Morgan’s true fury was reserved for Ngati Whatua’s decision to assert its mana whenua over Auckland in “a Pakeha court”. The King’s man spat out these words as if they were hot coals in his mouth. What he did not make clear, however, was the alternative to the peaceful judicial resolution of disputes. Those Maori demanding “transformational” constitutional change in the years leading up to the 200th anniversary of the Treaty’s signing in 2040, envisage an entirely separate Maori legal system. Listening to Morgan’s lethal rhetoric, one could hardly avoid wondering if a key feature of any such system would be trial by combat!
The excellent coverage of the Ngati Whatua/Tainui stand-off provided by Moana Maniapoto for Maori Television’s Te Ao with Moana captured not only the injured dignity of the participants – and their rage – but the consternation of the people looking on. Even Maori as steeped in the language and art-forms of their culture as the Matatini competitors could not hide their consternation at the naked hostility on display. Clearly, the world of the Maori has its dark side. The wounds inflicted by both parties will not be brushed off easily. Utu will be exacted. As one of those interviewed for the programme put it: “We Maori are like elephants – we do not forget.”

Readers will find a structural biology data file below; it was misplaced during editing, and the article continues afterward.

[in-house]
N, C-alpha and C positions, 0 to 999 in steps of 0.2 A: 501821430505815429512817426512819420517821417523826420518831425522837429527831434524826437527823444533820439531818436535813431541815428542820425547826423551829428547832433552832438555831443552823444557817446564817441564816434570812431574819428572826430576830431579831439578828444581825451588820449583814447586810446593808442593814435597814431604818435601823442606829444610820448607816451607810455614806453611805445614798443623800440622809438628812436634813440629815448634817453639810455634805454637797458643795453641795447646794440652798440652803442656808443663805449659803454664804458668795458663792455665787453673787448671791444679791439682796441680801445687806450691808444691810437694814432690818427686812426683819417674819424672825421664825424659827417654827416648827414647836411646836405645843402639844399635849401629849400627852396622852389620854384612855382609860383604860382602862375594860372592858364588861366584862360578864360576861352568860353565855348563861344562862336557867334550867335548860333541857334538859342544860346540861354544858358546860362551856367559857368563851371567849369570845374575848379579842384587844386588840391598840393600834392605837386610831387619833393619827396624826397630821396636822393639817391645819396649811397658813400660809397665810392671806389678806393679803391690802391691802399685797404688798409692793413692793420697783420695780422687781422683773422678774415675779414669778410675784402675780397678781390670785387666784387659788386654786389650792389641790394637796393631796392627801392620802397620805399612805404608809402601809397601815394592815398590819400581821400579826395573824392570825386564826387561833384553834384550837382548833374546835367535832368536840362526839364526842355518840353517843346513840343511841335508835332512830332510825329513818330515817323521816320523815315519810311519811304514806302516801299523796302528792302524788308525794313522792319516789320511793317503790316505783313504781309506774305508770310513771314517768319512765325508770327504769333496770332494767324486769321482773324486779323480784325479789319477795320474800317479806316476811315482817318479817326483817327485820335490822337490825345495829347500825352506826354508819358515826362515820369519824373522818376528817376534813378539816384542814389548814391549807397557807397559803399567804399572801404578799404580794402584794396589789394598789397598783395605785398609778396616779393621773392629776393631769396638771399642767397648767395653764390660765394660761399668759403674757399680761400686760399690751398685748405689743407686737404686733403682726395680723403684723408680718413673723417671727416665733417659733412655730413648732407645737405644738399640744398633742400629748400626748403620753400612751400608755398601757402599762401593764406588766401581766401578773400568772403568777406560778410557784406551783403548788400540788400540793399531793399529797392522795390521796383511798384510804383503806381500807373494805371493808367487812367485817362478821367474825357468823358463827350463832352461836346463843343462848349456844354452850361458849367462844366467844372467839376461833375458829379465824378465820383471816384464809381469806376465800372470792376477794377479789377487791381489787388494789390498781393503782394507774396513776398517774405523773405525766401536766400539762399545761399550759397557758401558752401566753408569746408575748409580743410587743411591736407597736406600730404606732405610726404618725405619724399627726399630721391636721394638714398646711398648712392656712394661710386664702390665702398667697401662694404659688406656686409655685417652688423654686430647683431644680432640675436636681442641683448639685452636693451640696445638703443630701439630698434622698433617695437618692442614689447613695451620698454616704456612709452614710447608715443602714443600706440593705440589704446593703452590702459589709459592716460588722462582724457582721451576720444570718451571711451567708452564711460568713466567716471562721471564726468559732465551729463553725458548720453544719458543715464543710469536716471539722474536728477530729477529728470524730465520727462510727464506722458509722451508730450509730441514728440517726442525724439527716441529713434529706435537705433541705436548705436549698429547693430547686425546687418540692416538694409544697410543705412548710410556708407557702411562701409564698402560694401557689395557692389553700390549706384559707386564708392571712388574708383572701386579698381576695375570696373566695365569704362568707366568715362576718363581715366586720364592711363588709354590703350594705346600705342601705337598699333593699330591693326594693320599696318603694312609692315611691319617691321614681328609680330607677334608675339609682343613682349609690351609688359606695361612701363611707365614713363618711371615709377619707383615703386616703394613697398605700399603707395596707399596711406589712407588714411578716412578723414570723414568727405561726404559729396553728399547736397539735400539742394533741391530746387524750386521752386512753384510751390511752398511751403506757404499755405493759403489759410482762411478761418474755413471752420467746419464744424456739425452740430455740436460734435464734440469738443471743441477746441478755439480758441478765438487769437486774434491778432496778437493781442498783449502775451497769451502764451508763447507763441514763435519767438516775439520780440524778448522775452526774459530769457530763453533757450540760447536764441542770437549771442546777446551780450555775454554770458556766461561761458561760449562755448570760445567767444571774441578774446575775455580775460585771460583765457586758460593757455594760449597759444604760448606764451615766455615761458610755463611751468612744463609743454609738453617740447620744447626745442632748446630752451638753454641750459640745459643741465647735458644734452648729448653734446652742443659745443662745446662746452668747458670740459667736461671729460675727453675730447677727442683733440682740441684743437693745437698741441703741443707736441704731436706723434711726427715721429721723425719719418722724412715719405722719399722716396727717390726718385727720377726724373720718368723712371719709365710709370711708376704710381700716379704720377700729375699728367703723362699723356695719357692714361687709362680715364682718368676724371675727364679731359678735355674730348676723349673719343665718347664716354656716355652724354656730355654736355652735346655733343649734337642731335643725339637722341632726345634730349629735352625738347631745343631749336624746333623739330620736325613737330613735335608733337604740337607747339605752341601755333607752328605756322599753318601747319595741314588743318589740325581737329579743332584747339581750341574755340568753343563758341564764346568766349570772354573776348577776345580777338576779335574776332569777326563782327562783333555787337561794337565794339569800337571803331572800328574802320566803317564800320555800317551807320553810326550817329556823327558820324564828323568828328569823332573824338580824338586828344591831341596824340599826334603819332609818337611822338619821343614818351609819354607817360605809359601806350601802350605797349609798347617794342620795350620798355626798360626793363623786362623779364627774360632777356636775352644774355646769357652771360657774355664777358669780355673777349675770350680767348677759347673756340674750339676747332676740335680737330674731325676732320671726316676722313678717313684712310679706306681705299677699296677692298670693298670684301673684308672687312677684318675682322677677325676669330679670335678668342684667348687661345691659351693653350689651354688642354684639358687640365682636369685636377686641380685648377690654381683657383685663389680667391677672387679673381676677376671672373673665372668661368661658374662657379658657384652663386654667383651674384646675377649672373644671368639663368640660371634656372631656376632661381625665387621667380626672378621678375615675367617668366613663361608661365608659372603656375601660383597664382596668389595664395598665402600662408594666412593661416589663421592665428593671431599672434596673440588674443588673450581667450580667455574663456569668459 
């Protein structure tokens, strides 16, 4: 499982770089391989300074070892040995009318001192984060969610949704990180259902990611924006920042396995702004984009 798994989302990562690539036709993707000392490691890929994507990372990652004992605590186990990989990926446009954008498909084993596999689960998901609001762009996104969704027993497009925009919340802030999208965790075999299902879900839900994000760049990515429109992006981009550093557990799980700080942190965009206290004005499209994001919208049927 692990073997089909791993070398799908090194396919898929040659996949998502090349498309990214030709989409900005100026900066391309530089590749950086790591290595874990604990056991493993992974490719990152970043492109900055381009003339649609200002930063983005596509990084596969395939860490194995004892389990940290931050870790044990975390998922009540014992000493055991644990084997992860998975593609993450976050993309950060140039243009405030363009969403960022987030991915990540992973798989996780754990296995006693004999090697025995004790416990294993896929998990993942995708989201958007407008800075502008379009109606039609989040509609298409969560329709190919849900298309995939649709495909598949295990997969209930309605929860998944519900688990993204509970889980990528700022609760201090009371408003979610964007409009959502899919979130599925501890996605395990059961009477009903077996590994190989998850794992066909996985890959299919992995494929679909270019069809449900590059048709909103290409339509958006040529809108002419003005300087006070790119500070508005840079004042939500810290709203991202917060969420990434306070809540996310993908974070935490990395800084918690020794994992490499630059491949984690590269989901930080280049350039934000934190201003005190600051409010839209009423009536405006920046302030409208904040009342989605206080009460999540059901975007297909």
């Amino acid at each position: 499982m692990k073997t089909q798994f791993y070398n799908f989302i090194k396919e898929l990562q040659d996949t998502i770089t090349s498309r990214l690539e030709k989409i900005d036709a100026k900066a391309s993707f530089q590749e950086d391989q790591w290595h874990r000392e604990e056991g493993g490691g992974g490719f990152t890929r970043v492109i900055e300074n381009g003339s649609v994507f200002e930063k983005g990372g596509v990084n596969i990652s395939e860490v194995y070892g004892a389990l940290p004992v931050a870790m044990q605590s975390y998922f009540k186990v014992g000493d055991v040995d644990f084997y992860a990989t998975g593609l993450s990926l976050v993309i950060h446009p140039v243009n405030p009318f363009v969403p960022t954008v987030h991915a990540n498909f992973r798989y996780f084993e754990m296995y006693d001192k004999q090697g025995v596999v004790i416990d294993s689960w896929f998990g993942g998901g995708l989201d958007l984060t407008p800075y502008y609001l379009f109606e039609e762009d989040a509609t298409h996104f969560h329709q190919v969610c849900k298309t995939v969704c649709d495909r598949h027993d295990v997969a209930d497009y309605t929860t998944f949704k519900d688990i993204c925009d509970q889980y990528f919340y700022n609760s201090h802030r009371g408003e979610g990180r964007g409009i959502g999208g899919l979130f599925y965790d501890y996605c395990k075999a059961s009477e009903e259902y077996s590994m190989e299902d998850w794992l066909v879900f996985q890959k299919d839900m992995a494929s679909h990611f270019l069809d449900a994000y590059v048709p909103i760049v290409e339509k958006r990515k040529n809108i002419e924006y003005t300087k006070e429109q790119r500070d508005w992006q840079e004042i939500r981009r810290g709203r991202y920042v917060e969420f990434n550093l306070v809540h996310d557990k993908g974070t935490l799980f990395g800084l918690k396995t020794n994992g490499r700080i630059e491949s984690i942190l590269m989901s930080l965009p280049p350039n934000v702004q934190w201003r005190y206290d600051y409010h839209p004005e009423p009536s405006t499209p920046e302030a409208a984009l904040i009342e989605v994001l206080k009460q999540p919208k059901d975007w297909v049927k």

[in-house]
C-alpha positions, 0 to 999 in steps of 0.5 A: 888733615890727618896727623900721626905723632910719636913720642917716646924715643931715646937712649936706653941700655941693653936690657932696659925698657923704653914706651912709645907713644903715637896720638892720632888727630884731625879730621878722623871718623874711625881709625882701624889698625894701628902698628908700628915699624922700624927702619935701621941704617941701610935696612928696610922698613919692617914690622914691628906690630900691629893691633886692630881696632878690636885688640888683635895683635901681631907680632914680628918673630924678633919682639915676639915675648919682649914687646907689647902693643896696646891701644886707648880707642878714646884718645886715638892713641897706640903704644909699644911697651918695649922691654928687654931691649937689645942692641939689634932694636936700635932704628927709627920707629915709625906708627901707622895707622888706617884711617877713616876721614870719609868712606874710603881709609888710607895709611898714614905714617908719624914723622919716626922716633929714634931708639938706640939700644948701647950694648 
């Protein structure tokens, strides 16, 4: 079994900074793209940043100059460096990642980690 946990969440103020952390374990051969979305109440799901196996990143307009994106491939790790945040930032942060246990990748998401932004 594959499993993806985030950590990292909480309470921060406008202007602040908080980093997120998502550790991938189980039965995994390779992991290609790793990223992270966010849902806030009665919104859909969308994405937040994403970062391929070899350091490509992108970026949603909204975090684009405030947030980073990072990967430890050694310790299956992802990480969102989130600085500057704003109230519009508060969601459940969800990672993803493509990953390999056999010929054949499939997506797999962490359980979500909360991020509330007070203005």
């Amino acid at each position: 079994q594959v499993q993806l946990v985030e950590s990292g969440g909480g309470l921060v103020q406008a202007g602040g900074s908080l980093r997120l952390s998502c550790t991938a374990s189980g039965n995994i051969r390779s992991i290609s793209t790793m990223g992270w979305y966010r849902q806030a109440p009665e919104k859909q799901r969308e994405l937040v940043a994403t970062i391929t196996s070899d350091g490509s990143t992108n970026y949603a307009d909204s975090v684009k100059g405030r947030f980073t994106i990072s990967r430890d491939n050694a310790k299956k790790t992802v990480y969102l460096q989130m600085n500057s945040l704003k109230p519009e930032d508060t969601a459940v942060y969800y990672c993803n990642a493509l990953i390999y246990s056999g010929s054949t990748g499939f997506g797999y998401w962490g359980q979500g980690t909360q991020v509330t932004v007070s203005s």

Should the Maori succeed in taking their country back (which, in spite of all the promises of “partnership” and “equity”, remains their unshakeable intention), it will not be as a unified people, but as a group of tribes no longer held together by their fierce antagonism to colonisation and all its works. In the 183 years since the signing of the Treaty, the claims of whanau, hapu and iwi have remained central to what it means to be Maori. Strike off the colonial fetters – cultural, economic and political – and what remains will be what was always there – long before James Cook’s Endeavour sailed out of the morning sun.
Proud tribes. Strong tribes. Deadly Tribes.
This article was first published at The BFD and is re-published with their permission